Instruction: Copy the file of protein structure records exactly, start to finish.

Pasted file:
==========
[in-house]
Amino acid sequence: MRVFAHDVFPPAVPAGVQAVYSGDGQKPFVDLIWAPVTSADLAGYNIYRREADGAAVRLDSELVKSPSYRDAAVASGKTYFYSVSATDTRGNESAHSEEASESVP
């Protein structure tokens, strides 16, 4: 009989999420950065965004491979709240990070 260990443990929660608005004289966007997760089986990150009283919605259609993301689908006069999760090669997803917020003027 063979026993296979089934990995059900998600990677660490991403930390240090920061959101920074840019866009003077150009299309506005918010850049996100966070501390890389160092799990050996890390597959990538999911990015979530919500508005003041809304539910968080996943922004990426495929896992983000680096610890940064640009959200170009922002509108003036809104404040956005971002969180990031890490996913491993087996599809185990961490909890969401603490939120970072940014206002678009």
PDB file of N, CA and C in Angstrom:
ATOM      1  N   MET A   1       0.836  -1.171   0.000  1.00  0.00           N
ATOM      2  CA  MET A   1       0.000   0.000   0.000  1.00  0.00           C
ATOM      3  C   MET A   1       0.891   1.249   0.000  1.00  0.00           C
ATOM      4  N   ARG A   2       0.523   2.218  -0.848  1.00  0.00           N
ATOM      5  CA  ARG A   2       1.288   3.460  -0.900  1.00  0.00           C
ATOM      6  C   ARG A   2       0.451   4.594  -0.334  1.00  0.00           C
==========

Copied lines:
[in-house]
Amino acid sequence: MRVFAHDVFPPAVPAGVQAVYSGDGQKPFVDLIWAPVTSADLAGYNIYRREADGAAVRLDSELVKSPSYRDAAVASGKTYFYSVSATDTRGNESAHSEEASESVP
């Protein structure tokens, strides 16, 4: 009989999420950065965004491979709240990070 260990443990929660608005004289966007997760089986990150009283919605259609993301689908006069999760090669997803917020003027 063979026993296979089934990995059900998600990677660490991403930390240090920061959101920074840019866009003077150009299309506005918010850049996100966070501390890389160092799990050996890390597959990538999911990015979530919500508005003041809304539910968080996943922004990426495929896992983000680096610890940064640009959200170009922002509108003036809104404040956005971002969180990031890490996913491993087996599809185990961490909890969401603490939120970072940014206002678009």
PDB file of N, CA and C in Angstrom:
ATOM      1  N   MET A   1       0.836  -1.171   0.000  1.00  0.00           N
ATOM      2  CA  MET A   1       0.000   0.000   0.000  1.00  0.00           C
ATOM      3  C   MET A   1       0.891   1.249   0.000  1.00  0.00           C
ATOM      4  N   ARG A   2       0.523   2.218  -0.848  1.00  0.00           N
ATOM      5  CA  ARG A   2       1.288   3.460  -0.900  1.00  0.00           C
ATOM      6  C   ARG A   2       0.451   4.594  -0.334  1.00  0.00           C